You became a Board Member at Eastern Savings Bank in June, 2020. Over the last 2 years, what has been the most rewarding part of this position?
Learning how Eastern Savings Bank has managed to thrive in very difficult positions, about the banking industry in general, and seeing all of the positive impacts that the bank has had on the community and its associates.
Share a favorite “community” memory (for example a store or restaurant or place you have fond memories of growing up).
As a kid, I loved going to the Windy Valley Farms ice cream stand, which was well known for its pony rides and birthday parties for children. It is now where the Green Spring Station commercial office complex stands, which is actually where I work!
What do you love about our community and why?
I love the connectivity, the closeness, and the relationships that I’ve maintained for so long. For the community at large, I am still friends with people that I went to grade school with, and everyone teases that Baltimore communities can be called “Smalltimore,” but there is some real truth behind that. A very large part of my business has been built on the relationships that have spanned years and years of being part of the community, knowing people who know other people, and the small town connectivity.
What’s the best advice you’ve ever heard?
It’s one of my favorite quotes from Warren Buffett: “It takes a lifetime to build your reputation and it takes 20 minutes to mess it up.”
Eastern Savings Bank is an important part of your Uncle, Harold Goldsmith’s legacy. Describe Eastern Savings Bank in your own words, and what it means to you.
My Uncle Harold was a tremendous mentor, like a second father, to me. I grew up watching him grow the bank, so it always felt close to me on a personal level, and I was always very curious about the bank on a professional level. When I was 16, I ended up having a summer job at the bank’s Hunt Valley office. I worked in the real estate escrow dept. where they would handle the escrow payments for real estate taxes and insurance, reconciling payments, paying tax bills, etc. It gave me a broader introduction to the banking and business environment, something which I had never been exposed to before.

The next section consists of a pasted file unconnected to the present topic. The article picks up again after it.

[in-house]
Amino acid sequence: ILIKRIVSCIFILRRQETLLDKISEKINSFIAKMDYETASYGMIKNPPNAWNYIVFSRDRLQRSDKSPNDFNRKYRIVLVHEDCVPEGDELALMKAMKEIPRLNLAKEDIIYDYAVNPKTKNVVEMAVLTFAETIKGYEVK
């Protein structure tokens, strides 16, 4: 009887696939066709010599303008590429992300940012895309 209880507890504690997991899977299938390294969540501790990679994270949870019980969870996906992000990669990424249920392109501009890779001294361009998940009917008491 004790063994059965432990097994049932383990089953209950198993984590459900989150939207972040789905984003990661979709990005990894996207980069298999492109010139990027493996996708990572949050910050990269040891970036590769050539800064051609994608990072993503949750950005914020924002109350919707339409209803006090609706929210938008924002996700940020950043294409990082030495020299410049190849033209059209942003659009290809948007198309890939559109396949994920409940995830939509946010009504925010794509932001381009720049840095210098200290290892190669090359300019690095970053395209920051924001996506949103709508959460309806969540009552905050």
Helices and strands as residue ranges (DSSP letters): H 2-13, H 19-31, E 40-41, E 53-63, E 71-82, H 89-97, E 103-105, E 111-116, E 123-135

Describe a personal or professional challenge you have had to tackle and how you overcame it.
On a professional level, it was probably leaving my job as a commercial real estate appraiser at a bank and branching out on my own (making the leap of leaving a steady paycheck to uncertainty).
What are you most proud of (your life’s biggest achievements)?
My proudest accomplishments are my family. I have 2 daughters, 24 and 26 years old, and I’ve been married for 32 years. On a professional level, I’d like to think that I’ve made a difference both for my family and for the community at large. I have always tried to set a strong example in the business world, and hopefully I have left an impact that will live beyond my years.
What have you observed here at Eastern Savings Bank thus far, and where do you see the Bank in five, even ten years from now?
I’m constantly amazed at the culture of the bank, especially the dedication that everyone has toward the common goal. The bank certainly has had its challenges throughout the years and I’m amazed at everyone’s perseverance. I see the bank continually innovating, pivoting, and always striving to be an asset to the community.
Are there any nonprofits that you serve or volunteer with?
For 15 years, I was a Board Member at CHAI (Comprehensive Housing Assistance, Inc.), where I also served as Chairman of the Board for 2 years (2014-2016). CHAI is an agency of the The Associated: Jewish Federation of Baltimore and their niche is providing affordable housing and supporting neighborhoods in the Northwest Baltimore corridor. You can find out more about them at: chaibaltimore.org